Each entry from the 1912 published catalog has been rekeyed and tagged for multiple index points, including the manuscript number, text title, date, language, and other detailed facets of manuscript cataloging. Many texts have been freshly identified and given standardized titles. PDF page facsimiles of the original published catalog entries by M.R. James are also presented.
Technical platform and interface
The image quality is impressive, with full-color images adhering to archival standards, including uncompressed master TIFF files and JPEG2000 derivative files (presented as JPEGs on the website). All leaves and bindings are presented in views that appear very faithful to the original artifacts. The project’s background notes mention which manuscripts were not able to be scanned completely because of page damage or extremely fragile bindings (21 in total). The page navigation is fairly intuitive and flexible to use, supporting zooming and rotation, page turning with an “animation” flip option (which thankfully can be turned off), and selection of specific pages.
The interface assumes a specialized knowledge of medieval manuscripts, allowing keyword searching or browsing by standard manuscript description points, including lists of such special features as rubrics, incipits (first words of the texts), and decorative features. Annotations in the catalog entries serve to expand the physical descriptions, provide additional textual identifications, or reference secondary source commentaries. Summaries contain more information on the contents, provenance, and significance of the documents, citing modern scholarship. The texts themselves are not fully transcribed or text searchable.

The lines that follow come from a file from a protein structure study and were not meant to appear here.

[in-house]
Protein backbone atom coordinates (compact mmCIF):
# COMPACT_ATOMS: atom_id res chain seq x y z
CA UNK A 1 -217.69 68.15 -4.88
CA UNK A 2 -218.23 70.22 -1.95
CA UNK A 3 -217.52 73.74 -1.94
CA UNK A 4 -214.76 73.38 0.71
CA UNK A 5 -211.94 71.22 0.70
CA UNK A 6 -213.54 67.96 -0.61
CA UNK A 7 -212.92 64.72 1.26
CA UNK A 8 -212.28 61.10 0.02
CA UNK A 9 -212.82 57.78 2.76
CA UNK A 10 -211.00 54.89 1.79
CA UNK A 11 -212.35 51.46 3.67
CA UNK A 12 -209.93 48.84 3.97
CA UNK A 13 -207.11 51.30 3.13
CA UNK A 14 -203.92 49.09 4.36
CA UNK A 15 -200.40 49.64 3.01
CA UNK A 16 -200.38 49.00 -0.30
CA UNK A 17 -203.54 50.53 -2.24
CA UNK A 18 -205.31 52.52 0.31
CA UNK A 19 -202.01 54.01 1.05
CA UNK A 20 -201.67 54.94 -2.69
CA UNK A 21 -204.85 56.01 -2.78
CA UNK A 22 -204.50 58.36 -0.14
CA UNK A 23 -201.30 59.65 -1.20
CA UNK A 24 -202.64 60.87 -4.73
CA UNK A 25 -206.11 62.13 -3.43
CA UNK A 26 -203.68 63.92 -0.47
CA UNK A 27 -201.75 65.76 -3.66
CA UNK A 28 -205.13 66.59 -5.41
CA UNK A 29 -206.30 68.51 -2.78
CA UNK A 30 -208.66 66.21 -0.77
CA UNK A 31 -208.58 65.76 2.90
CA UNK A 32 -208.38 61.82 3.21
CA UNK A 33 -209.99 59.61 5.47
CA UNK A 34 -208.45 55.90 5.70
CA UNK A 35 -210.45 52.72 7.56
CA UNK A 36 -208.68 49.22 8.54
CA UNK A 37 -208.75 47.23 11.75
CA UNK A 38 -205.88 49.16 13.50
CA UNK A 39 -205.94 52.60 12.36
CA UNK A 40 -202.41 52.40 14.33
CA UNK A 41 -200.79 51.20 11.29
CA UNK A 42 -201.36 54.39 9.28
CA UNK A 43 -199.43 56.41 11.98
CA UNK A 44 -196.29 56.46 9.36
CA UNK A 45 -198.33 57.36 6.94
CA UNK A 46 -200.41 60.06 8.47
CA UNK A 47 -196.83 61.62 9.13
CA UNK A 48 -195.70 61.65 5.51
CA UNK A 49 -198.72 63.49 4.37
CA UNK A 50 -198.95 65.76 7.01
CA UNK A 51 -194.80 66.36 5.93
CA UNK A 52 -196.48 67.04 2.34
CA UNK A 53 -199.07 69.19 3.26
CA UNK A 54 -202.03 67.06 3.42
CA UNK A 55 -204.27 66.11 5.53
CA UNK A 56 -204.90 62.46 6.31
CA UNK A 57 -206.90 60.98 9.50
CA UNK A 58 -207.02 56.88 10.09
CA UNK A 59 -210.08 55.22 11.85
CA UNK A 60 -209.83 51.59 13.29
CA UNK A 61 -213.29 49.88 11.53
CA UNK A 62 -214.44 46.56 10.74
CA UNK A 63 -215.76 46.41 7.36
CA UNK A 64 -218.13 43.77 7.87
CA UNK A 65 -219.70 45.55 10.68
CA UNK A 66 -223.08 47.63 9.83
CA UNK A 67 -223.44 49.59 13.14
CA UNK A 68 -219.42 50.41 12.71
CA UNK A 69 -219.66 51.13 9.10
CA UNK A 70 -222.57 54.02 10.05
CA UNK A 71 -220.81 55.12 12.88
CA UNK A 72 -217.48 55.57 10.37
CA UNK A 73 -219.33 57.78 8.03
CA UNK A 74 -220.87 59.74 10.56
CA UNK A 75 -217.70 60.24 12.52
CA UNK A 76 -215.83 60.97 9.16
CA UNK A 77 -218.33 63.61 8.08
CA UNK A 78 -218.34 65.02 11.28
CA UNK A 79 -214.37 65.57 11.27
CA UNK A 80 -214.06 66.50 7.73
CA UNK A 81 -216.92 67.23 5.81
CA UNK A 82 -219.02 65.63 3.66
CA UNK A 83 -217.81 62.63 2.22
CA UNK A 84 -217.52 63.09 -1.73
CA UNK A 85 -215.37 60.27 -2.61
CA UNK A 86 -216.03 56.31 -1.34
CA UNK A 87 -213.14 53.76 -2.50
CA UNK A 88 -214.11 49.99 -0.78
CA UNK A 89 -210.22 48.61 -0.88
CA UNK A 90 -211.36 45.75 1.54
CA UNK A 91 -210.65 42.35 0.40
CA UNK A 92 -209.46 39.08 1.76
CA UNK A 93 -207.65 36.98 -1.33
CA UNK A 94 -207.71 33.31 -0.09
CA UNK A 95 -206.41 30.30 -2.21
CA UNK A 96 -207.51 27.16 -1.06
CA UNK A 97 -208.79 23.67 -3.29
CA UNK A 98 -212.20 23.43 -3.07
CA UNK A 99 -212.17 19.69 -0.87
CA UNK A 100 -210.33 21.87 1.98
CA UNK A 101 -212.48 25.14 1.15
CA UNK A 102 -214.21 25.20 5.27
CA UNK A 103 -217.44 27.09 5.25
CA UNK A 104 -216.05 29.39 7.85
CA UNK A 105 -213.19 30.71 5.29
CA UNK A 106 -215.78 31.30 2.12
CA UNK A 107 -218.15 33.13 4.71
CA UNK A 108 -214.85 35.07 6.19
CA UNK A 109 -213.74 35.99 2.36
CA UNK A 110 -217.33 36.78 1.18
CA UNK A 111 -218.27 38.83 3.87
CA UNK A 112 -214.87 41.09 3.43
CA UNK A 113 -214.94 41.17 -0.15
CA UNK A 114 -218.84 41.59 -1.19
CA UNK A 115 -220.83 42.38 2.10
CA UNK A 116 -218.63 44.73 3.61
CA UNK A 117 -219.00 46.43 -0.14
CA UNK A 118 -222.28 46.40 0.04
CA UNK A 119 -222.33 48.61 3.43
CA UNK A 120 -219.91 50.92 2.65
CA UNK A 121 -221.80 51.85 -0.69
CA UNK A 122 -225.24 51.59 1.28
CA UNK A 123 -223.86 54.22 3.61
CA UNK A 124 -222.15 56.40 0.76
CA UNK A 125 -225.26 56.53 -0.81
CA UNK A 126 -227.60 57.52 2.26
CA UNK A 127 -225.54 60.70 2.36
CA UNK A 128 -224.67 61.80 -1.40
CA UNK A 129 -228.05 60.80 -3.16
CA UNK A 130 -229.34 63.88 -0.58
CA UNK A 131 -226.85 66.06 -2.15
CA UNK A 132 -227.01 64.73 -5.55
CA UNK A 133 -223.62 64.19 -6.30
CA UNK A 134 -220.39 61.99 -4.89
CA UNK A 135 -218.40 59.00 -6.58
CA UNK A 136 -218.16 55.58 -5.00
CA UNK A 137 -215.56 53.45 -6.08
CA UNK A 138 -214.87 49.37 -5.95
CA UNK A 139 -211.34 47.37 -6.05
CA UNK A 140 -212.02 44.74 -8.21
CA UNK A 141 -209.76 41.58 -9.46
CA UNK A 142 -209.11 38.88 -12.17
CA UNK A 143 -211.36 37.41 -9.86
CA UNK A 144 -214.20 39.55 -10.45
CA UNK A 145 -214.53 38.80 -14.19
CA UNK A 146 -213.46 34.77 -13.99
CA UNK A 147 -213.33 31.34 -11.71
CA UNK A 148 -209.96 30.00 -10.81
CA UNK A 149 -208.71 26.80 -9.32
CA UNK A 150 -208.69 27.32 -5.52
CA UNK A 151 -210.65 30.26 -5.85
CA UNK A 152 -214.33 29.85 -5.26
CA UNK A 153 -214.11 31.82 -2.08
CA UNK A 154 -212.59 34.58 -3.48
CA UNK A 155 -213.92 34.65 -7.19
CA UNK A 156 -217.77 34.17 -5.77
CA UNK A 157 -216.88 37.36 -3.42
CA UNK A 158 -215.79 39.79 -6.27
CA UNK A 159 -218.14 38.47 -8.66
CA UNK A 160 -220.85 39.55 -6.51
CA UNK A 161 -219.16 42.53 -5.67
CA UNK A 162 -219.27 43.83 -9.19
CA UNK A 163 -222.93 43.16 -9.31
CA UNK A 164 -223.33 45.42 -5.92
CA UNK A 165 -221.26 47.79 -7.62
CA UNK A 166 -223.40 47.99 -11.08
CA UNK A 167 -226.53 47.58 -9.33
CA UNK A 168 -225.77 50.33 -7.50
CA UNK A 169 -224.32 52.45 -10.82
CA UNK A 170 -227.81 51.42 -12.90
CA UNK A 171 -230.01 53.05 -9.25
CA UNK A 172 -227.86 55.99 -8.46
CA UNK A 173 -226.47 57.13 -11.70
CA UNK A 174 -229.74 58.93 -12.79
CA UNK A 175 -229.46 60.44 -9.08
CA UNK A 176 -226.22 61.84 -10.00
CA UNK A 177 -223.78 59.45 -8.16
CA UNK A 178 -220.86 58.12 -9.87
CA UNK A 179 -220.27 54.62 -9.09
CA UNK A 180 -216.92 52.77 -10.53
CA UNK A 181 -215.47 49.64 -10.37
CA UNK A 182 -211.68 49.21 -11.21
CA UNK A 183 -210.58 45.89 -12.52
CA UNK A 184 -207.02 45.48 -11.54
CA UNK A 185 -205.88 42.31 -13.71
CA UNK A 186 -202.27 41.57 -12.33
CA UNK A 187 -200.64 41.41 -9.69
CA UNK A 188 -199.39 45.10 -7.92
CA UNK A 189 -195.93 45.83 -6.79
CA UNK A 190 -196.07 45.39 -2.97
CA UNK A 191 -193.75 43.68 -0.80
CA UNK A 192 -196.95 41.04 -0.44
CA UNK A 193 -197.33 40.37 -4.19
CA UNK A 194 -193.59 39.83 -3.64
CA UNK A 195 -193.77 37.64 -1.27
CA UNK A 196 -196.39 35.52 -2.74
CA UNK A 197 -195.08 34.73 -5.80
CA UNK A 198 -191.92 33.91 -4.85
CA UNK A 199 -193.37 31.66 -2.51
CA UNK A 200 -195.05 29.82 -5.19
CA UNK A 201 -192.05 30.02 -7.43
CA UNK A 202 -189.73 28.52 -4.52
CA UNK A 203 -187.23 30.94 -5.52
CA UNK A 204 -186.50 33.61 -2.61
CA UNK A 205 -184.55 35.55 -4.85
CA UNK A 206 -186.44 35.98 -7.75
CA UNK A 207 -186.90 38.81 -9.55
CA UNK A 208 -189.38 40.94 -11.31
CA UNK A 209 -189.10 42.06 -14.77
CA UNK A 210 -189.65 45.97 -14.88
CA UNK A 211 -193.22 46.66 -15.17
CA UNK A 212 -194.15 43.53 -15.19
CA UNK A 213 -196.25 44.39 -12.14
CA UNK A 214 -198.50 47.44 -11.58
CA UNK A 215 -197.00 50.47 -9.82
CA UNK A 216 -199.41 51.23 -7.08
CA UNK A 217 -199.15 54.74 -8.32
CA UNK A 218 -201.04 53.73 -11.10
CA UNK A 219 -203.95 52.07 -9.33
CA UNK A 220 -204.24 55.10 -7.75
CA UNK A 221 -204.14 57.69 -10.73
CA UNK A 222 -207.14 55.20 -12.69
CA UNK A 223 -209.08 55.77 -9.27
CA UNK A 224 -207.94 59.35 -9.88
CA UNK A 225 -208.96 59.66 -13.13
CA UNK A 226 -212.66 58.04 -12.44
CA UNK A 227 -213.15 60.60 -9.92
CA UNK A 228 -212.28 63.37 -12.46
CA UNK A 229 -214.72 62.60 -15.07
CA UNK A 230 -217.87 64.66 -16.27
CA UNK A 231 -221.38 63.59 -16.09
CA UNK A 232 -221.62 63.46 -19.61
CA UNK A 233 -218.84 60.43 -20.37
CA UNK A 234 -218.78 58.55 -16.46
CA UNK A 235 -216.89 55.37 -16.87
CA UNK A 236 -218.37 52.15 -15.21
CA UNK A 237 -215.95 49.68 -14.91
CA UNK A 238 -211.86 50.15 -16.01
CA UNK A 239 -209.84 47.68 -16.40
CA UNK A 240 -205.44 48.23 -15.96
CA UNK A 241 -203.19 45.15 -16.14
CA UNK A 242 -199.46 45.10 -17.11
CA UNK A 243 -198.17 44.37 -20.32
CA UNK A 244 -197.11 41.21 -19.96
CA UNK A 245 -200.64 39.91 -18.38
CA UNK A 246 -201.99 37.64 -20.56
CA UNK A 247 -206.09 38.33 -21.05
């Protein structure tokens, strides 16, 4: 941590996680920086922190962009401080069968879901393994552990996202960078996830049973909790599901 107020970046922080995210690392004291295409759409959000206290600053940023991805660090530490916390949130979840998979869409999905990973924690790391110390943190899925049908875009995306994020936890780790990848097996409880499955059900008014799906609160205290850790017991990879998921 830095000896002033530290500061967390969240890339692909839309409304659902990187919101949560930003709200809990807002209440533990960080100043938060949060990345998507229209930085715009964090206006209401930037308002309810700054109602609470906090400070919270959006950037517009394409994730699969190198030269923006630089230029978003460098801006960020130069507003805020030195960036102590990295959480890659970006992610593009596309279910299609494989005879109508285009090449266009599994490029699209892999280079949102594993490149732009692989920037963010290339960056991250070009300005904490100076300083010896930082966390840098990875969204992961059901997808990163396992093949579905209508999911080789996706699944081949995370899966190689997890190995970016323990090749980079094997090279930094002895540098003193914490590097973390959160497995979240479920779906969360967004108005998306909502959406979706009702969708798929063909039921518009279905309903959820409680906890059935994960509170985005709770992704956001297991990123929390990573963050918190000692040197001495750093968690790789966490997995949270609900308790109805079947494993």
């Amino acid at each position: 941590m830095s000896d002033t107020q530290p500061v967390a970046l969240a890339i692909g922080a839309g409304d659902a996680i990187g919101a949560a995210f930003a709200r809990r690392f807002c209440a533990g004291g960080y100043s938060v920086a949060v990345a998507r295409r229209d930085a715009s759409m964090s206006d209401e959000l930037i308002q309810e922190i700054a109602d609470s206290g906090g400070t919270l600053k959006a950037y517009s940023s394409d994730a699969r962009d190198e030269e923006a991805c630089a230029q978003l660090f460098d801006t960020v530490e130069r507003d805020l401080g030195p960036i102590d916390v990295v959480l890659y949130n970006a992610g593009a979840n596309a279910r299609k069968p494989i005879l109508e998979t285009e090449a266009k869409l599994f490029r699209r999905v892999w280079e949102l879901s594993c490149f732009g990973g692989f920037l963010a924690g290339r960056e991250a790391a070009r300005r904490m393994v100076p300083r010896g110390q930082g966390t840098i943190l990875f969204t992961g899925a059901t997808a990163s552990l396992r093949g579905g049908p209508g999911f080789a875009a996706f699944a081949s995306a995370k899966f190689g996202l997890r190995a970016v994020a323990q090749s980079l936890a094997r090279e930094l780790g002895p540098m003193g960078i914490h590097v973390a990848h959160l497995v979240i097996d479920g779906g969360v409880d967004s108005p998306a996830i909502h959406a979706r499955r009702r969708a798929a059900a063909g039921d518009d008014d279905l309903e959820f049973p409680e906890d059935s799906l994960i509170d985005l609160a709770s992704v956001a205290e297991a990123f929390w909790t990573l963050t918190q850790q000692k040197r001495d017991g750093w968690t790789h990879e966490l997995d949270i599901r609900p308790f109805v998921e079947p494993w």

An additional interface is provided for searching entries in the annotated bibliography of secondary sources.
The site also provides several detailed tutorials, including helpful notes on how to interpret standard manuscript descriptions (“A medieval codex, like a modern hardcover book, is made up of many small booklets bound together. Such booklets, known as quires, and individual folios in quires, could be added, subtracted, moved from one book to another, or rearranged. A collation statement describes the quires within the volume.”)
An open access or “basic” version of the database displays both the catalog descriptions and page images for the primary sources (no secondary sources). This open version is only browsable by known manuscript number or title, and page images cannot be zoom-magnified.
Stanford University maintains the database and provides semi-annual updates and corrections to the interface and files, with the most recent version (1.3) mounted in April 2011. Another release, scheduled for November 2011, will include corrections to metadata and more than 500 rescanned or corrected images.
Stanford is investigating efforts that may help with further discovery of these manuscripts and comparison in relationship to other manuscript collections. Currently the UCLA Catalog of Digitized Medieval Manuscripts contains descriptive information and links to each of the Parker manuscripts. This exposure is responsible for the highest current usage of the collection. The University of Sheffield is building a similar cross-institutional database of medieval manuscripts.
Also, value-added tools for comparison and analysis of the manuscripts may be available by 2014 or before, as an outcome of a multi-institutional research project “to define and build a prototype environment that enables real-time interoperation between digital repositories and user-controlled tools like DM (for annotation) and T-PEN (for transcription).”